It's a question that comes up a lot - and was asked again during the recent local elections.
Why are there so many mayors in Liverpool? Do we need them all? And what do they all do?
We can't necessarily answer all these questions but we can certainly provide the information on the mayors involved with the city, who they are and what their roles entail.
Let's start with this one - the Liverpool City Region Mayor to use the full title.
So this position actually goes beyond Liverpool and concerns the full Liverpool City Region -which includes the city of Liverpool as well as Knowsley, Wirral, St Helens, Sefton and Halton.
It's a fairly new position and was only created in 2017 as part of a big new deal with government that brought new powers and funding to our part of the country.
Those powers are for things like improving and planning public transport, housing, skills and the economic development of the whole city region.
It's a big role that covers an area of 1.6 million people - and the powers involved are quite strategic, rather than looking at day to day issues.
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It was won by Labour's Steve Rotheram, a former MP in Liverpool, in the first ever election in 2017 - and he was recently re-elected for a second term.
The Metro Mayor sits at the top of what is called the Liverpool City Region Combined Authority, which is kind of like a super council bringing together all six local authorities in the region.
Mayor Rotheram chairs monthly meetings of that combined authority and is responsible for bringing the different councils together on large-scale policies and direction.
Mayor of Liverpool
So the city of Liverpool also has an elected mayor.
This was a role created in 2012 - also as part of a new deal with the government.
Controversially, it wasn't brought in via a city-wide referendum (which is often the mechanism for changing democratic systems) - but via a full council vote.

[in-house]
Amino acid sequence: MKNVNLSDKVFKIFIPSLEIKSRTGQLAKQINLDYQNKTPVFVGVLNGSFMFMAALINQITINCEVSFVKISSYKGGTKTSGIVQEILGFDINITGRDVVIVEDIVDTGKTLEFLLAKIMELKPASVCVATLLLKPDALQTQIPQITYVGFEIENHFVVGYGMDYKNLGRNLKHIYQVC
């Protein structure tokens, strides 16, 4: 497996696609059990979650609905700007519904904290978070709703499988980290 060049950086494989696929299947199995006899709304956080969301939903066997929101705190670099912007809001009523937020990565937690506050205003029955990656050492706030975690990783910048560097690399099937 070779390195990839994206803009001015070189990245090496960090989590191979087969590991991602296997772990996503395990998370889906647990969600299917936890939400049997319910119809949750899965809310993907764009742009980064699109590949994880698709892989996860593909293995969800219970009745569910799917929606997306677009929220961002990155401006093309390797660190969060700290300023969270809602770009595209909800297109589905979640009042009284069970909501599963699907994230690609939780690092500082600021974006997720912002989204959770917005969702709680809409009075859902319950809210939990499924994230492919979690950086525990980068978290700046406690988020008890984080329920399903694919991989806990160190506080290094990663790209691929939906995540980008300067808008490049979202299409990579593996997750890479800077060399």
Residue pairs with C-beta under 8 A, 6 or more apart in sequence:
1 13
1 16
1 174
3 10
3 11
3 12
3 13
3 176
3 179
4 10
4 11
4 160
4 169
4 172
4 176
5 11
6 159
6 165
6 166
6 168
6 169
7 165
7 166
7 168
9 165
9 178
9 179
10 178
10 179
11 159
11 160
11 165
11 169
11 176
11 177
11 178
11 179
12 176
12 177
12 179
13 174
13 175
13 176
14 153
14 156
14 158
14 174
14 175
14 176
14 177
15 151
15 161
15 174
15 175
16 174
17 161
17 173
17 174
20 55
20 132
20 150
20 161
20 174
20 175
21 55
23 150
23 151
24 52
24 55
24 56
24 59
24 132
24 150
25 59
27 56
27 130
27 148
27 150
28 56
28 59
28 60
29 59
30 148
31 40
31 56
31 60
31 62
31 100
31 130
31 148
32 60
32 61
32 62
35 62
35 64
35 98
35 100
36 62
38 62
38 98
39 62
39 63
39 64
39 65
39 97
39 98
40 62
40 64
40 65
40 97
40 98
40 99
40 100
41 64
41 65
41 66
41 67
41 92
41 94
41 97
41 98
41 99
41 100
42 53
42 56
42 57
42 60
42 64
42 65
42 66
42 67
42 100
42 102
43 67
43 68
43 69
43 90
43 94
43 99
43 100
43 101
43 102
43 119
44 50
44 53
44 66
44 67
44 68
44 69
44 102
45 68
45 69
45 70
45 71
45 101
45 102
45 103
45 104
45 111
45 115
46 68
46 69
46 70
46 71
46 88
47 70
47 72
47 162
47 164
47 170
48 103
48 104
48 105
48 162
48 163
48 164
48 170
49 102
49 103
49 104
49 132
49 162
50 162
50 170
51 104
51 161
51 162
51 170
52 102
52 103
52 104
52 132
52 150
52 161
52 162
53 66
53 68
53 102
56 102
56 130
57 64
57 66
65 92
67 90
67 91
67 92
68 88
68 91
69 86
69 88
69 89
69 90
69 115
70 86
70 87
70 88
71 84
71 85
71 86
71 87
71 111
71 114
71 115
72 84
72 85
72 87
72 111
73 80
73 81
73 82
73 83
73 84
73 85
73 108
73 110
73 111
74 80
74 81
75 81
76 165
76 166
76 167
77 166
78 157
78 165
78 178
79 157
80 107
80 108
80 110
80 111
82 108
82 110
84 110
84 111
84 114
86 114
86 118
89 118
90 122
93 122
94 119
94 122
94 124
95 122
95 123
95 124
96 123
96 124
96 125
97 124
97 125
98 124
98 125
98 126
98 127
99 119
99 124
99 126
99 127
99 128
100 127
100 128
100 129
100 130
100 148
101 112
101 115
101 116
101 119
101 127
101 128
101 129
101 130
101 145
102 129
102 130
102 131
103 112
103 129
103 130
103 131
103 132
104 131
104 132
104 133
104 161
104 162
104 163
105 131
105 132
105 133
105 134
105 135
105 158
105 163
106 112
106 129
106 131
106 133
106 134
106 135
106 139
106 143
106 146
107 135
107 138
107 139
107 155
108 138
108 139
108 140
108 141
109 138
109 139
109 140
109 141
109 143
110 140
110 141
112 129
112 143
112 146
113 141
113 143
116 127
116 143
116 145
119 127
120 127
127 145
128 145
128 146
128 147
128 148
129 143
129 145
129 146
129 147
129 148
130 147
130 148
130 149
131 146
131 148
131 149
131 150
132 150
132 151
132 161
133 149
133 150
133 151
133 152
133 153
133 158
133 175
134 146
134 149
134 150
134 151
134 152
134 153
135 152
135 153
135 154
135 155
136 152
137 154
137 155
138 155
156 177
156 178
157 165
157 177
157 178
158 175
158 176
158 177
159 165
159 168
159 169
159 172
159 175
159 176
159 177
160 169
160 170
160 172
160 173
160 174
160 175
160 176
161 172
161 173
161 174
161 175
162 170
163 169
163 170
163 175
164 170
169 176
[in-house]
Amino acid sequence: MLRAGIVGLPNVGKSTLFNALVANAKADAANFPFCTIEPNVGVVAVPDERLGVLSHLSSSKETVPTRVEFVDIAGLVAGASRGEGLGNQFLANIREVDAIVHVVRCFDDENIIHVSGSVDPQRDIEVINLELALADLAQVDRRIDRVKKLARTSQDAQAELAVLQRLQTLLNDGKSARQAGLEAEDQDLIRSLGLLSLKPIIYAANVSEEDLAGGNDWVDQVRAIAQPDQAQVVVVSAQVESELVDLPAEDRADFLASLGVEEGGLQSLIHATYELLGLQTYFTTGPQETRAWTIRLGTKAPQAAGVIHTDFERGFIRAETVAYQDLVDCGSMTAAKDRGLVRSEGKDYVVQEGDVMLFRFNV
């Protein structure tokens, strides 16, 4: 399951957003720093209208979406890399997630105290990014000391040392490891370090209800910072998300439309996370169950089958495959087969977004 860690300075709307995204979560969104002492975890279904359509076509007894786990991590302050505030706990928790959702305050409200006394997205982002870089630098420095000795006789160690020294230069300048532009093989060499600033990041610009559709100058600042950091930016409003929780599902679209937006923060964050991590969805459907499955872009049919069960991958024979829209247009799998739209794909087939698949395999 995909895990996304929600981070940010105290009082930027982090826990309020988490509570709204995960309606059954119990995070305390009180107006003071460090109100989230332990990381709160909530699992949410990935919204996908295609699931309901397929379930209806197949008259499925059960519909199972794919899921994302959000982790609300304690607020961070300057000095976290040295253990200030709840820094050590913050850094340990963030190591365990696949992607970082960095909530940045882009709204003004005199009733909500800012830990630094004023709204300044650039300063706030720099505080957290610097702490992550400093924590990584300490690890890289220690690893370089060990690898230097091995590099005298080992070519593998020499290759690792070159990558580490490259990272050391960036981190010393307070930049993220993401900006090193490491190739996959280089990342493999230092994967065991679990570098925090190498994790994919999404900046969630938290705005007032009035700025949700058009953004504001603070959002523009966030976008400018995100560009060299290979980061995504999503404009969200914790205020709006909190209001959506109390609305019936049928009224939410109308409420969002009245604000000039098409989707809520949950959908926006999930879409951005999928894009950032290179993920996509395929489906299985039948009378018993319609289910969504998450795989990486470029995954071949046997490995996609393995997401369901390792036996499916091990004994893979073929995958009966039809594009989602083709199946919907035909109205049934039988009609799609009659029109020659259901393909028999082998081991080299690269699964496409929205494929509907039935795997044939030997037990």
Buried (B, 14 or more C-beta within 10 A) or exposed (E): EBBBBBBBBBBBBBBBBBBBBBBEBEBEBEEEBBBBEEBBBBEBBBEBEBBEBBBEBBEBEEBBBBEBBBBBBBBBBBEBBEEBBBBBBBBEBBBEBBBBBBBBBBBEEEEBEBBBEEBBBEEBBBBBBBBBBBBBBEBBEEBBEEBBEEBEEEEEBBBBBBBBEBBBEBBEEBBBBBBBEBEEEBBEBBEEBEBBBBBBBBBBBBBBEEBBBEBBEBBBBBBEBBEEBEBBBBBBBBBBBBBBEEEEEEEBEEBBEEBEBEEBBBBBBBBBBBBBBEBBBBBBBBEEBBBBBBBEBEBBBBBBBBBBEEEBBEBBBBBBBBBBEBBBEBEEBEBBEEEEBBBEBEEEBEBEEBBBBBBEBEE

The role was first won by Labour's Joe Anderson, who was re-elected in 2016.
Mr Anderson was intending to stand for a third term in last week's delayed elections, but was unable to after being suspended by the Labour Party following his arrest in December.
He was arrested as part of a corruption probe - he denies any wrongdoing.
Labour went on to select a new candidate called Joanne Anderson (no relation), and she made history after being elected as the first black woman to lead a major UK city.
The city mayor role has executive powers for the running of the council - which includes every day issues like bin collections, roadworks and social care.
The Mayor leads a team of cabinet members who decide on key issues and policies for the city.
However, there are many people who believe that the creation of a Metro Mayor for the Liverpool City Region means that there is no longer a need for a city mayor - and that Liverpool should return to a council leader - or even a different democratic system.
One of those people is the new Mayor herself - Joanne Anderson previously campaigned to remove the mayoral position and said she will do so again when a referendum is held on the issue.
That city-wide vote could take place as early as next year.
Just to add to the confusion, Liverpool also has a Lord Mayor - sometimes referred to as a Civic Mayor.
Most recently this was Cllr Anna Rothery, who also made history as the first black Lord Mayor in the city's history - but a new Lord Mayor will be sworn in at this week's council Annual general Meeting.
Unlike the other two mayors, this is not a political or an elected role.
It is a civic position taken up each year by a different member of the council who becomes apolitical for their year in office.
The duties are largely ambassadorial and involve representing the city both at home and abroad, opening and speaking at events and raising money for chosen charities.
In Liverpool the Lord Mayor also chairs meetings of the full council.